Independent Contractors and Entrepreneurs
Despite the repeal of the deduction for entertainment expenses, the act contains strong incentives for individuals to go into business for themselves. Although these provisions are subject to limitations that are too complex to explore in detail here, the most obvious examples of these incentives are: the immediate deduction for major asset purchases; the 21 percent maximum corporate tax rate; and the 20 percent of business income deduction for sole proprietors, partners in partnerships, shareholders in S corporations, and trusts and estates.
Favored businesses include: real estate businesses and service businesses in the fields of health, law, accounting, financial services, performing arts, consulting, and many others which generally do not benefit from this type of favorable treatment. Employers and even employees may seek to change the status of workers to an independent contractor arrangement, rather than an employer/employee relationship.
The prior law treatment of capital gains and qualified dividends continues under the new law. The proposal to require the use of the first-in, first-out out method to calculate gains was not enacted, meaning individuals are still able to choose which years to recognize gains and losses.
As under prior law, in 2018, the thresholds shown in the table above need to be considered when planning.
Estate, Gift, and Generation-Skipping Tax Changes
The exemption amounts for the gift, estate, and generation-skipping taxes are doubled from $5.6 million to $11.2 million ($22.4 million for couples), and the income tax basis step up/down to fair market value at death continues under the act. These changes provide high net worth individuals a significant planning window to make gifts and set up irrevocable trusts.
Anticipating that the exemption amounts will revert in 2026 to 2017 levels (although the exemption amount has never decreased before), claiming the portable exemption will remain an important discussion topic for decedents with more than $3 million in assets.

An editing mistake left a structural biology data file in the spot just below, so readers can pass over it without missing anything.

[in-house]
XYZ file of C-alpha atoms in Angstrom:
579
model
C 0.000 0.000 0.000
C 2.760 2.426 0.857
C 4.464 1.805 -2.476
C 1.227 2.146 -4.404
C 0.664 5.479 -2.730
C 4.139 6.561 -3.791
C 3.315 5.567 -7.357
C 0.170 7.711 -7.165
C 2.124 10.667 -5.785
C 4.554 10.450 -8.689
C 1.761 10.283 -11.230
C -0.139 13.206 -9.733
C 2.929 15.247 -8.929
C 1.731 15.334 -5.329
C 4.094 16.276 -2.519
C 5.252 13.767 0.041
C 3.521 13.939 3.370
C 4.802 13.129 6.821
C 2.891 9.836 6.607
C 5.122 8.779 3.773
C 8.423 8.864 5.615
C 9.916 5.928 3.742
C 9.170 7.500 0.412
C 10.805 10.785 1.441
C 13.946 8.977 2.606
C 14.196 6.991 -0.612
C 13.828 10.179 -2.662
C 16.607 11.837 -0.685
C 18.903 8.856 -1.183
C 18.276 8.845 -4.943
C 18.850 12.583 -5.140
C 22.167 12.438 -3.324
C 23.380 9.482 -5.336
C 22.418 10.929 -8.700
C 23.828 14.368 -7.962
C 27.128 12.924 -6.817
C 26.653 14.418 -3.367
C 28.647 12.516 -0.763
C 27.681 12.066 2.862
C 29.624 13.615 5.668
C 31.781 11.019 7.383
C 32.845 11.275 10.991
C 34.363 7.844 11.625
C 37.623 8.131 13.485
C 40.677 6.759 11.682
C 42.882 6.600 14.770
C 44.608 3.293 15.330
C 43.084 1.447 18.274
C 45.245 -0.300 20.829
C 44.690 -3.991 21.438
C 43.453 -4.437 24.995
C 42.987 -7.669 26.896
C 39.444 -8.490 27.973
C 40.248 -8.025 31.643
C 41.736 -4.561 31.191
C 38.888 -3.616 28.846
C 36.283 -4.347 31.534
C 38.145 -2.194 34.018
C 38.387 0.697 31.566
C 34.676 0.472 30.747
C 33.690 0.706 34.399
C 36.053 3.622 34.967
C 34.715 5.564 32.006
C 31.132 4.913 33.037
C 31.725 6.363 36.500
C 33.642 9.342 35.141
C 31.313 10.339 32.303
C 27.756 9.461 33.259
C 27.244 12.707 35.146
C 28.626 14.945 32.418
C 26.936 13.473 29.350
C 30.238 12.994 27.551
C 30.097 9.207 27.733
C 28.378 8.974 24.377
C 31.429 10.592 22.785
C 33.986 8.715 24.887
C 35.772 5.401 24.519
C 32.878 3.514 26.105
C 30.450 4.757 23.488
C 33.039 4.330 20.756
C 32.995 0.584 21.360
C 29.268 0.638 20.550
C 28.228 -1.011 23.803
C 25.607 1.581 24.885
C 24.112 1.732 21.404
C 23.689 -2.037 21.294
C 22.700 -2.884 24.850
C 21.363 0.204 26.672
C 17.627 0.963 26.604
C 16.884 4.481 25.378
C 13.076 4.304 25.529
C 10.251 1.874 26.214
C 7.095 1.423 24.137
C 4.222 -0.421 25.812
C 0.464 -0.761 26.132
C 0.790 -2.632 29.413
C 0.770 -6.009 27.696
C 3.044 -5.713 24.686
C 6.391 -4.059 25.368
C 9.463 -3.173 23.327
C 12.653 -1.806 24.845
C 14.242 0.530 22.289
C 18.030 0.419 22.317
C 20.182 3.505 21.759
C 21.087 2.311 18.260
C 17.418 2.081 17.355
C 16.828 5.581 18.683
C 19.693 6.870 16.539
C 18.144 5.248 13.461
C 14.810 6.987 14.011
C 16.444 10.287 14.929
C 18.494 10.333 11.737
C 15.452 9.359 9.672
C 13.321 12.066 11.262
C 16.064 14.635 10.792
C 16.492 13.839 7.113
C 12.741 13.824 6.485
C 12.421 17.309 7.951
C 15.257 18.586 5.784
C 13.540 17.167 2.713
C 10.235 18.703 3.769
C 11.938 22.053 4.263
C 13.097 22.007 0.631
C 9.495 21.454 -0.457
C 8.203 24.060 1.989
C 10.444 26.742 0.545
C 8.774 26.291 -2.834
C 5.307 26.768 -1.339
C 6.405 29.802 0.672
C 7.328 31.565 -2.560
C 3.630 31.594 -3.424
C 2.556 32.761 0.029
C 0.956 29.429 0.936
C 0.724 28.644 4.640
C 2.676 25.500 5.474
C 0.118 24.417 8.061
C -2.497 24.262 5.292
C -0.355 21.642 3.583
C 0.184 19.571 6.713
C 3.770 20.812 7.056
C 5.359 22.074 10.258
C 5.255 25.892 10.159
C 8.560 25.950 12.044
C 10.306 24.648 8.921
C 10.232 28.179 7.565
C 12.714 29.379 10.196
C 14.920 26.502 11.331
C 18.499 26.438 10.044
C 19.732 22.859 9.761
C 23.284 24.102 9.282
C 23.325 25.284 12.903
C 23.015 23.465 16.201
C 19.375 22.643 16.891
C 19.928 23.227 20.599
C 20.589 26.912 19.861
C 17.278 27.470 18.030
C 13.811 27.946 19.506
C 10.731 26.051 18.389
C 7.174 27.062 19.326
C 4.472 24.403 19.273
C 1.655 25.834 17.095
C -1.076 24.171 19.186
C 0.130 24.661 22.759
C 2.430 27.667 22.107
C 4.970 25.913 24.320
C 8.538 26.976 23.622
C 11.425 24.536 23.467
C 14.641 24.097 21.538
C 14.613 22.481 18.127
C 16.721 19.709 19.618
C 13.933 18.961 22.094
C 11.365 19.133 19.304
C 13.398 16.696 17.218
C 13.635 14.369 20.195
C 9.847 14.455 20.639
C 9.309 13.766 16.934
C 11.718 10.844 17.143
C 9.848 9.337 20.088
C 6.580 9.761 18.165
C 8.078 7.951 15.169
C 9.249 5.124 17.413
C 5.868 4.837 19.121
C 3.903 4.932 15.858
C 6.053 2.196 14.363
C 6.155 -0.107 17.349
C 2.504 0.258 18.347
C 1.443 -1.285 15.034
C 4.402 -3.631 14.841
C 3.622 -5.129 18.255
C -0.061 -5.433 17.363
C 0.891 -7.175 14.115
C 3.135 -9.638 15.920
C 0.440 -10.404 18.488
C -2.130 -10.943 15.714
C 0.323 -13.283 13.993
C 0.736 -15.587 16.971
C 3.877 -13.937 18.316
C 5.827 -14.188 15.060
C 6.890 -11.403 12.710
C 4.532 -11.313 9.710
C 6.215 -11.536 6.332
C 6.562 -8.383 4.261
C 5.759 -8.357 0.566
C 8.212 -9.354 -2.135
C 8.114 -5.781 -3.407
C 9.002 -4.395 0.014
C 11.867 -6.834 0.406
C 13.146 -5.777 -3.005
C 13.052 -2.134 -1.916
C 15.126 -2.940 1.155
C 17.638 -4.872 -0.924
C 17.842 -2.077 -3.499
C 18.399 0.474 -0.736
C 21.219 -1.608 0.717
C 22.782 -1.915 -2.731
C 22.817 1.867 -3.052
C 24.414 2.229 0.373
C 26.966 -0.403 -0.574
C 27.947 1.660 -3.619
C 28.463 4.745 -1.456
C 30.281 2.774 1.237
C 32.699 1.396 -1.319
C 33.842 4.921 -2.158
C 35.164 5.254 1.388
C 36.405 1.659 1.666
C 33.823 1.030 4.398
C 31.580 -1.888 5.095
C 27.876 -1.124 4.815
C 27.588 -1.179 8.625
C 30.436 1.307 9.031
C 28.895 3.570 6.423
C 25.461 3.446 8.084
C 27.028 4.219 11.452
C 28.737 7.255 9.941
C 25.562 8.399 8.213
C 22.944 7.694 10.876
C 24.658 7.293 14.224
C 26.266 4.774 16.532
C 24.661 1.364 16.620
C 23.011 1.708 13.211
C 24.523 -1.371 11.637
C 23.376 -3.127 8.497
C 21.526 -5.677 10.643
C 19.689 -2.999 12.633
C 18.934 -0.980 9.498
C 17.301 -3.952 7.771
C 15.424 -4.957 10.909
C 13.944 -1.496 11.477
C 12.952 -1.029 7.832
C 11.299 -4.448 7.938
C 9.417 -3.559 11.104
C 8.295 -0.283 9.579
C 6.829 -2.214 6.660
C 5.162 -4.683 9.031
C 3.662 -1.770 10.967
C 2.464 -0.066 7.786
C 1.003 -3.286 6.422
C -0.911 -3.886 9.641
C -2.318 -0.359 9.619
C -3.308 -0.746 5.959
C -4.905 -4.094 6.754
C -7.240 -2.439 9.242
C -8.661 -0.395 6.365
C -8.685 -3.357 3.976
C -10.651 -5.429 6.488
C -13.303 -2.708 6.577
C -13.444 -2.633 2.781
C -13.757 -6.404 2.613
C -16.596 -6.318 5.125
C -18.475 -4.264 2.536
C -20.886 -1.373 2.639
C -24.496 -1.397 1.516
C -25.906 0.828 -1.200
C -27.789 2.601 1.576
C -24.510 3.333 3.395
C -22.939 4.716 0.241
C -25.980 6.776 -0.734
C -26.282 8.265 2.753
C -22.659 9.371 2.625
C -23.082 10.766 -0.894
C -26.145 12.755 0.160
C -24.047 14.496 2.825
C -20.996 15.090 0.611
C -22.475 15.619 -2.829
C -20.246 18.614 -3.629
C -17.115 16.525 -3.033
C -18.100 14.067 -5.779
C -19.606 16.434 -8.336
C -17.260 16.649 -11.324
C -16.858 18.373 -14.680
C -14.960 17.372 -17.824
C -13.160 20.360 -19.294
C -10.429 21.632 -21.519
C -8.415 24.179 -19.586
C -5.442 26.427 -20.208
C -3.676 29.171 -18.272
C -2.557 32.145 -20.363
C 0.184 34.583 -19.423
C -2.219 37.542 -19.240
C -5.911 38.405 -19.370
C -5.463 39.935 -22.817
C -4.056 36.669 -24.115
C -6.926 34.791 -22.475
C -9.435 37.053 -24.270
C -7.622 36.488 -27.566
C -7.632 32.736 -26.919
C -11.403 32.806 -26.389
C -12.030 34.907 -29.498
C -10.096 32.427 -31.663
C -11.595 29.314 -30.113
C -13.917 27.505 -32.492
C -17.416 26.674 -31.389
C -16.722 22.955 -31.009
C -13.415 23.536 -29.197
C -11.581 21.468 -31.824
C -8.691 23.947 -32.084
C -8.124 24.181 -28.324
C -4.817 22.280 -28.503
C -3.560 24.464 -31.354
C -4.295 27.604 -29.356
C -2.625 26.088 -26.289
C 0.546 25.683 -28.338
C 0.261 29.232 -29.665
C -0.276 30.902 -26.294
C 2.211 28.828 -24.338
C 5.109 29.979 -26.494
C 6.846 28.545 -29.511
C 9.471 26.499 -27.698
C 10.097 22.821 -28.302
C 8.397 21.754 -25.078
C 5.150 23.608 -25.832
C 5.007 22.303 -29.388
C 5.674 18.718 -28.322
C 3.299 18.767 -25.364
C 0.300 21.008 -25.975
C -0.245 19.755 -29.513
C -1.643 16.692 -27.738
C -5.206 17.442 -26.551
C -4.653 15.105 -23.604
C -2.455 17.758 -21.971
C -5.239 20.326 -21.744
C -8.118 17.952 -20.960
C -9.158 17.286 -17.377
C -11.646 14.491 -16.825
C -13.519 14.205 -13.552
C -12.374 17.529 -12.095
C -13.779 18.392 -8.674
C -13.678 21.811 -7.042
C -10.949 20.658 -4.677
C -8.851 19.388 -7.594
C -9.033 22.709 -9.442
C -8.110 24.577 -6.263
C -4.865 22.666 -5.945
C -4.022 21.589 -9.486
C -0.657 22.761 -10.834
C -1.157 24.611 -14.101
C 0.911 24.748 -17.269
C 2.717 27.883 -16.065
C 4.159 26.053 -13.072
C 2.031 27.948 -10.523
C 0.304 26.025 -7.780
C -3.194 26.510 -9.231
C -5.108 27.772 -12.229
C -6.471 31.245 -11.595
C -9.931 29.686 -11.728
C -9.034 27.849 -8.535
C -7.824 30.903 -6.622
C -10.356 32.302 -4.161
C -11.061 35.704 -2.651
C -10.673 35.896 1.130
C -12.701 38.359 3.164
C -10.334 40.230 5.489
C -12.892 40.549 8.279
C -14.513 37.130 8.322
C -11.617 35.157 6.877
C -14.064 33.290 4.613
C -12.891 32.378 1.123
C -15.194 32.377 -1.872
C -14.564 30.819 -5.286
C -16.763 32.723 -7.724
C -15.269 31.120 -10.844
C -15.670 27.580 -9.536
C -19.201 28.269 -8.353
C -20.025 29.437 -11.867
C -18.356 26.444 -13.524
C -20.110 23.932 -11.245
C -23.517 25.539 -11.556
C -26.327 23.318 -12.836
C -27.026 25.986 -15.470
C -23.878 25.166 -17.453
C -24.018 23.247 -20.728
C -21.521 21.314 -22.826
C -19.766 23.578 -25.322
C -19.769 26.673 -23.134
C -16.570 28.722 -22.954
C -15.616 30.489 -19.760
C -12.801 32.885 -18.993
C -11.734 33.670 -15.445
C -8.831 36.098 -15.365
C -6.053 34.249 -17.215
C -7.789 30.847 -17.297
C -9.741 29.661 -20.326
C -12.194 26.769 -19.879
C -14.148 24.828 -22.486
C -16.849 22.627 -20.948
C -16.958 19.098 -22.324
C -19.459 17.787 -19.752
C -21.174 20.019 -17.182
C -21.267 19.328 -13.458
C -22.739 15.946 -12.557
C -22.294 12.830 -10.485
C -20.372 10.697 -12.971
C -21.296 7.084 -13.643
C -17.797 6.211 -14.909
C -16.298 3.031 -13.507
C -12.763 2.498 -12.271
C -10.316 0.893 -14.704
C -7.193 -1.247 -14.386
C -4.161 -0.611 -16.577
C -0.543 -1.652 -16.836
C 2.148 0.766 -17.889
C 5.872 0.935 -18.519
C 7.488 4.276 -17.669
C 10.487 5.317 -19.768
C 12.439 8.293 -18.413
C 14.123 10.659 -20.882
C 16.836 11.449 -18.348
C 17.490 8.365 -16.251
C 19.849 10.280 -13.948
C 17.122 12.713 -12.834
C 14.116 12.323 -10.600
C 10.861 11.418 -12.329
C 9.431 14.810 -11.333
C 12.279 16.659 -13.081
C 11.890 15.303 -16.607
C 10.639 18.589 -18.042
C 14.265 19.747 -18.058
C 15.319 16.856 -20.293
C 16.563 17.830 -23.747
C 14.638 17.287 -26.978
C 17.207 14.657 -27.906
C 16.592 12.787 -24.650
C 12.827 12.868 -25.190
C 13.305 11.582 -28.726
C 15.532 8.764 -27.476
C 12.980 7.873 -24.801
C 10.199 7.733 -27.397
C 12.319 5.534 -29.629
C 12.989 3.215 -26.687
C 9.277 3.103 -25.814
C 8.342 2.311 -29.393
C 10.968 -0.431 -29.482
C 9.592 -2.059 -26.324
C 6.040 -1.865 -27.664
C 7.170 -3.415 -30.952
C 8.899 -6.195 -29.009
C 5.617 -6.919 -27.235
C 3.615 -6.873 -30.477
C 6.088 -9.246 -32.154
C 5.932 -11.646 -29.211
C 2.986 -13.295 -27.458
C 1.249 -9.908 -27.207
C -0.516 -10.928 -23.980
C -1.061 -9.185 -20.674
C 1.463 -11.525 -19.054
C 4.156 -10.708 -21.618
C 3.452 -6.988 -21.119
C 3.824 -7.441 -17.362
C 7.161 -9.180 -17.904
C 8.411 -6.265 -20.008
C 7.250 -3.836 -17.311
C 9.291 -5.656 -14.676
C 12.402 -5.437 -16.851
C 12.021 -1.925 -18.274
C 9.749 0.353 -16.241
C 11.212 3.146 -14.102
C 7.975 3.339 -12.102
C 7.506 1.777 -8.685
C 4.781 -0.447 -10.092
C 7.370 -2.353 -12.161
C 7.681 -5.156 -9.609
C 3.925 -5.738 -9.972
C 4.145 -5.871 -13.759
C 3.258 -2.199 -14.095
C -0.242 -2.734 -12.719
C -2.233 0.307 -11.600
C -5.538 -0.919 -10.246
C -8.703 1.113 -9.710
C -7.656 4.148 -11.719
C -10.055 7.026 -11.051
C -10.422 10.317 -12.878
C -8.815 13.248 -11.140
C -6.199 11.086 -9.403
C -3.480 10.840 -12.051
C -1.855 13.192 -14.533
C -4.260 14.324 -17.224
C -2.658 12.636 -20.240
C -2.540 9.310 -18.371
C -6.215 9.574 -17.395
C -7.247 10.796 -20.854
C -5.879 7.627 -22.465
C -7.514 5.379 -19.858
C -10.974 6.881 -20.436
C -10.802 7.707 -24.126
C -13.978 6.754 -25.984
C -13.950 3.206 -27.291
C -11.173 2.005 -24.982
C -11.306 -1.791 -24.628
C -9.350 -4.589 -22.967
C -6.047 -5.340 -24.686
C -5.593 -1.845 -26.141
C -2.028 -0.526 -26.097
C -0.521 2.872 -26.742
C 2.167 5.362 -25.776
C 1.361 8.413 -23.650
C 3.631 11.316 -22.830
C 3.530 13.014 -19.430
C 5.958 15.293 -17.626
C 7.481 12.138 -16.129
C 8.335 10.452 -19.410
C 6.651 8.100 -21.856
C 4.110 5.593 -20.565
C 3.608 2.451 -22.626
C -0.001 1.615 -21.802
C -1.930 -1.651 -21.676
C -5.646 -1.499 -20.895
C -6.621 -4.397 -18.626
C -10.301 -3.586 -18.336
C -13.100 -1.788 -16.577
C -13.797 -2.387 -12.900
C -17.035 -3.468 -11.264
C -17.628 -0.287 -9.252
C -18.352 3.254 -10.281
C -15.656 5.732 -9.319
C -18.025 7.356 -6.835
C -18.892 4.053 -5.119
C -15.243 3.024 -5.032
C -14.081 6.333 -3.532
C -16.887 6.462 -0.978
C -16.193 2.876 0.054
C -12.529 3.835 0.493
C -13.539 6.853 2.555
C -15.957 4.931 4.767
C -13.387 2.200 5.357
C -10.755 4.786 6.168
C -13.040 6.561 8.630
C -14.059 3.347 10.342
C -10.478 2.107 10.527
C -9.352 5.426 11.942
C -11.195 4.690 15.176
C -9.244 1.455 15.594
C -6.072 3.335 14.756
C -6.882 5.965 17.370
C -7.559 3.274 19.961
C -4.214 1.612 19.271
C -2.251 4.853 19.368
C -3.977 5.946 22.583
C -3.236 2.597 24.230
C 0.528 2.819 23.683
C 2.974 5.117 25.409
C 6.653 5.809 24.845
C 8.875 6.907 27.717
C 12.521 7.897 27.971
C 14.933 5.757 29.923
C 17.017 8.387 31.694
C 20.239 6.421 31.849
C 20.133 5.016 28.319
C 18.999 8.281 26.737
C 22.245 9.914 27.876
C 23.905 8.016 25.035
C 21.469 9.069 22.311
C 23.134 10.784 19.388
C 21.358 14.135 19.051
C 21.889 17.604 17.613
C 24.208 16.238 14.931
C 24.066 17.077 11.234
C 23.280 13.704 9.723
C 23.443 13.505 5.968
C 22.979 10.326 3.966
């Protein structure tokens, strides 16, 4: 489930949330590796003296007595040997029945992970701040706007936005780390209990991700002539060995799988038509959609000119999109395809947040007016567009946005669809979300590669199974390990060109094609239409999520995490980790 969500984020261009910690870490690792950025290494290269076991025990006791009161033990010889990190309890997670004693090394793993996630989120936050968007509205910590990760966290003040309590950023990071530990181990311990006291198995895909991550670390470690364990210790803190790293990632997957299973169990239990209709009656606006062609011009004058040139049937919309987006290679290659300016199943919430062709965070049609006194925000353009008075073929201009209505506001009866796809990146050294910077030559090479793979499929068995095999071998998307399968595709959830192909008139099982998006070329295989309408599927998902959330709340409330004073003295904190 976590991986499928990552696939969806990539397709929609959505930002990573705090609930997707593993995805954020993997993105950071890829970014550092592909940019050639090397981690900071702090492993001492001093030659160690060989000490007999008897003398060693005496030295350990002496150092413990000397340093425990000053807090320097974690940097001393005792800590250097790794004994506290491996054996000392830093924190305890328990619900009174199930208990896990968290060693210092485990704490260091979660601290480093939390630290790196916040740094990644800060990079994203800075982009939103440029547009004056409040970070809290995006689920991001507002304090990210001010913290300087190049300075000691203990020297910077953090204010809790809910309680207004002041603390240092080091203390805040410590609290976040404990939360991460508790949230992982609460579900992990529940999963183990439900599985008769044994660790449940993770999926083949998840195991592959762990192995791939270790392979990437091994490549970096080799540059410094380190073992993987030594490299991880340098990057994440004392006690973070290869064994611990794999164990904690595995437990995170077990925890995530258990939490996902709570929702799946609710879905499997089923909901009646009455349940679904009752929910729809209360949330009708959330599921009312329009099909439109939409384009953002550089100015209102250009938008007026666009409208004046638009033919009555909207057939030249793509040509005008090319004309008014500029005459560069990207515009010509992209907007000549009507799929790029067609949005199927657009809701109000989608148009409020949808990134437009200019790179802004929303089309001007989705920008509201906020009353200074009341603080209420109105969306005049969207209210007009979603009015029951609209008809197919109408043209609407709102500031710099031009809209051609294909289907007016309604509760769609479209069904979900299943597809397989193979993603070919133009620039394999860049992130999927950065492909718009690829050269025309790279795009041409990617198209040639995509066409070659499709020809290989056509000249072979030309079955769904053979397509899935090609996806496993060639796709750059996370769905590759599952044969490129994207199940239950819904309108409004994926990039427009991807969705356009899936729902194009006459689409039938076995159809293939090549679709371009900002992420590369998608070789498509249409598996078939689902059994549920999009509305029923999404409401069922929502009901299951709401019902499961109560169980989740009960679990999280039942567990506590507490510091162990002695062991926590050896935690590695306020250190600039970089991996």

Other Miscellaneous Changes
The number of changes and tweaks made to “old law” by the Tax Cut and Jobs Act is mind-boggling. The following three, however, are worth noting.
Alimony. Under prior law, alimony and separate maintenance payments were deductible by the payor and includible in income by the payee. For divorce and separation instruments executed or modified after December 31, 2018, alimony and separate maintenance payments are not deductible by the payor spouse, nor includible in the income of the payee spouse. These changes will profoundly affect the structure of divorce settlements.
Moving expenses. The deduction for moving expenses is suspended except for the in-kind moving and storage expenses for members of the Armed Forces (or their spouse or dependents) on active duty who move pursuant to a military order and incident to a permanent change of station.
Roth conversions. Individuals can no longer unwind a Roth conversion by re-characterizing it. However, in the year of contribution, an individual may continue to make a contribution to a Roth IRA and, before the due date for the individual’s income tax return for that year, recharacterize it as a contribution to a traditional IRA, and vice versa.
As clients complete their 2017 tax returns, financial planners should plan to set aside time with their clients to develop individualized strategies in response to the new tax law.